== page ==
Sheep farming, Cost analysis, Western Australia
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TRADITIONALLY, wheatbelt farmers have looked upon sheep as being subsidiary, or at best, complementary to their main activity, wheat growing.
Because there has been a mistaken belief that clover would not grow, these farmers have depended upon native grasses and crop remains (stubble) for sheep feed, a practice which has put a limit to the number of sheep a property could support.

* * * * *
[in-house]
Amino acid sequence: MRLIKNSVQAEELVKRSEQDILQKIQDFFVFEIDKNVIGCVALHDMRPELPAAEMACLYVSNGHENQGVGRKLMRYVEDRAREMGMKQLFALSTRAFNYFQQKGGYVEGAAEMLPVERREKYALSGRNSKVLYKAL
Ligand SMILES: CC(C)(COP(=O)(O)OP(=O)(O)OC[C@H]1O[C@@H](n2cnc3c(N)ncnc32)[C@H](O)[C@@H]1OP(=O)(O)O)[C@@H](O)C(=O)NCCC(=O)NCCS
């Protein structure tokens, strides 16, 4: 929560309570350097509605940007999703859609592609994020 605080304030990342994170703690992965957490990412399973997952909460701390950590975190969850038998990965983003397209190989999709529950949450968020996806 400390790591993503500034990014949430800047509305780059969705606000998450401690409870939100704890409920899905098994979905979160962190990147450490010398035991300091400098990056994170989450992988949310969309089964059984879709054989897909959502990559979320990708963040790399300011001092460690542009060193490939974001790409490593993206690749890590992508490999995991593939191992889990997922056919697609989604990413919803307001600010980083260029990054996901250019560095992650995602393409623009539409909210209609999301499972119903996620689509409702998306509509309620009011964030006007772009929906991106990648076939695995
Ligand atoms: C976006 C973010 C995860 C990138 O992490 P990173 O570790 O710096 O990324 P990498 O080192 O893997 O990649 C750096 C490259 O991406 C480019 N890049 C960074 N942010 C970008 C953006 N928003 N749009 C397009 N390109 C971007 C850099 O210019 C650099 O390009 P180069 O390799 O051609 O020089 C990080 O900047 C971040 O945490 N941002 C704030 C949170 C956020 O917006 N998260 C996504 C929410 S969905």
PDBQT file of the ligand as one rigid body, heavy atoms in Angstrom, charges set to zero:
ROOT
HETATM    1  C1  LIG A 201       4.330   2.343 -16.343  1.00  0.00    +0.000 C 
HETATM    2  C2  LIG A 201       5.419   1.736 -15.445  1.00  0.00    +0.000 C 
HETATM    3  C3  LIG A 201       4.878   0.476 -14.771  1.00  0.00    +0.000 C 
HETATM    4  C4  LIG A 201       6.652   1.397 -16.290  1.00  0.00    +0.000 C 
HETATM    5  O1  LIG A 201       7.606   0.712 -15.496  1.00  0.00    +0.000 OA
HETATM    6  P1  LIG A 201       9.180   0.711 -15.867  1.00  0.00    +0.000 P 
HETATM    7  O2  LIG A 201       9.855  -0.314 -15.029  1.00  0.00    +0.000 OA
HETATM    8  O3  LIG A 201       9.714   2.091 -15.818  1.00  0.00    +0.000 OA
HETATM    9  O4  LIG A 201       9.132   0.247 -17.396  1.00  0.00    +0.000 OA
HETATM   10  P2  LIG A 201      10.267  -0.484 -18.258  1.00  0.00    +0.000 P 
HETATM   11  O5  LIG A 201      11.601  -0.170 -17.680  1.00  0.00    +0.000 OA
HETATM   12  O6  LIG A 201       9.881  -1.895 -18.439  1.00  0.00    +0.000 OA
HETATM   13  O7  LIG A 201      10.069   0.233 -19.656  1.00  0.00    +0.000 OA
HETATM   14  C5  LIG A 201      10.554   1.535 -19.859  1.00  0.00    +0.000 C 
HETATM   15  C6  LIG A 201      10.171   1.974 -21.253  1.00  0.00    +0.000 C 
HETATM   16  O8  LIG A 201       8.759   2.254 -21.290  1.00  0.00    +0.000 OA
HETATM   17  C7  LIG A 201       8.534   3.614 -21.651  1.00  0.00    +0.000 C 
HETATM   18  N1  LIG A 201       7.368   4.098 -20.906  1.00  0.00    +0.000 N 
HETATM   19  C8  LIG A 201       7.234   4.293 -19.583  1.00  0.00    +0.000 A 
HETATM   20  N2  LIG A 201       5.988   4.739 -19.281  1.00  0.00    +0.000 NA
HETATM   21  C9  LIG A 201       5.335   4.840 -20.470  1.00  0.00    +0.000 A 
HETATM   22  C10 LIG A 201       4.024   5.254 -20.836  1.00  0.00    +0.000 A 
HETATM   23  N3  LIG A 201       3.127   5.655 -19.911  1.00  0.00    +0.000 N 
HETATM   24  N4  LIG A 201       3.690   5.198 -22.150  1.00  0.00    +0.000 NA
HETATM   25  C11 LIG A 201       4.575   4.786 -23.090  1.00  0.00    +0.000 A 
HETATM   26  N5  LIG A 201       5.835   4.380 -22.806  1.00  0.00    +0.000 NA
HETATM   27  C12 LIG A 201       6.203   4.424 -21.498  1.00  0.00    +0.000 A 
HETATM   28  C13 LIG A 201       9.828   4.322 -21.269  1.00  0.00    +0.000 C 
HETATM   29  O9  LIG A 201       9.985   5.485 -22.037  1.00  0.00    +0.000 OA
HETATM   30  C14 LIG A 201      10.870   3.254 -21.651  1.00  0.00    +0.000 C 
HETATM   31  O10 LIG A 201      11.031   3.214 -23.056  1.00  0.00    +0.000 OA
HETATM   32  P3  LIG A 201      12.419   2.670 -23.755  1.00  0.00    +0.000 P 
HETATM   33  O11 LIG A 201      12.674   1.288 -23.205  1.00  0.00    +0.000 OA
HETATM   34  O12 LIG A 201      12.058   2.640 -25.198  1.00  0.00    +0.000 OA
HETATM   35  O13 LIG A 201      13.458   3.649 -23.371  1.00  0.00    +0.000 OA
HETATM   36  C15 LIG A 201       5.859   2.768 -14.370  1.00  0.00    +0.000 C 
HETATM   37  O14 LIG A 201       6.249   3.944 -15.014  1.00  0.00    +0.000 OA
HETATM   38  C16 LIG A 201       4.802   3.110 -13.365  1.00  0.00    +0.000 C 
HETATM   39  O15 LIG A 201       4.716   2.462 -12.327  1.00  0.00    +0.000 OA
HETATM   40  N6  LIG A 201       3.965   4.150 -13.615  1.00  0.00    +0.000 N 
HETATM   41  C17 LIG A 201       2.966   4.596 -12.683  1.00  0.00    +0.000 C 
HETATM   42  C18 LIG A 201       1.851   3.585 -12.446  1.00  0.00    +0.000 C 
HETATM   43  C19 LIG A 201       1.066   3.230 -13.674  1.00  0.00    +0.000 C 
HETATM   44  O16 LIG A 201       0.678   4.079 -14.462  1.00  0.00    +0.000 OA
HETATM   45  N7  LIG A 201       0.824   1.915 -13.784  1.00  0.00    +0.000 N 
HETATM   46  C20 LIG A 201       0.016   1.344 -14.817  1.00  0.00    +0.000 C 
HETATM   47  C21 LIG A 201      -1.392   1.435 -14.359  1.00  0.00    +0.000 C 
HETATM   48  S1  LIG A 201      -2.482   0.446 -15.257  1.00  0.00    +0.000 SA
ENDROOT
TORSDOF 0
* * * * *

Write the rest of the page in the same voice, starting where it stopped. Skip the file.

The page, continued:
Halpin, G T. and Nelson, P.
"Sheep can be more profitable in the wheatbelt,"
Journal of the Department of Agriculture, Western Australia, Series 4: Vol. 6
, Article 2.
Available at: https://researchlibrary.agric.wa.gov.au/journal_agriculture4/vol6/iss8/2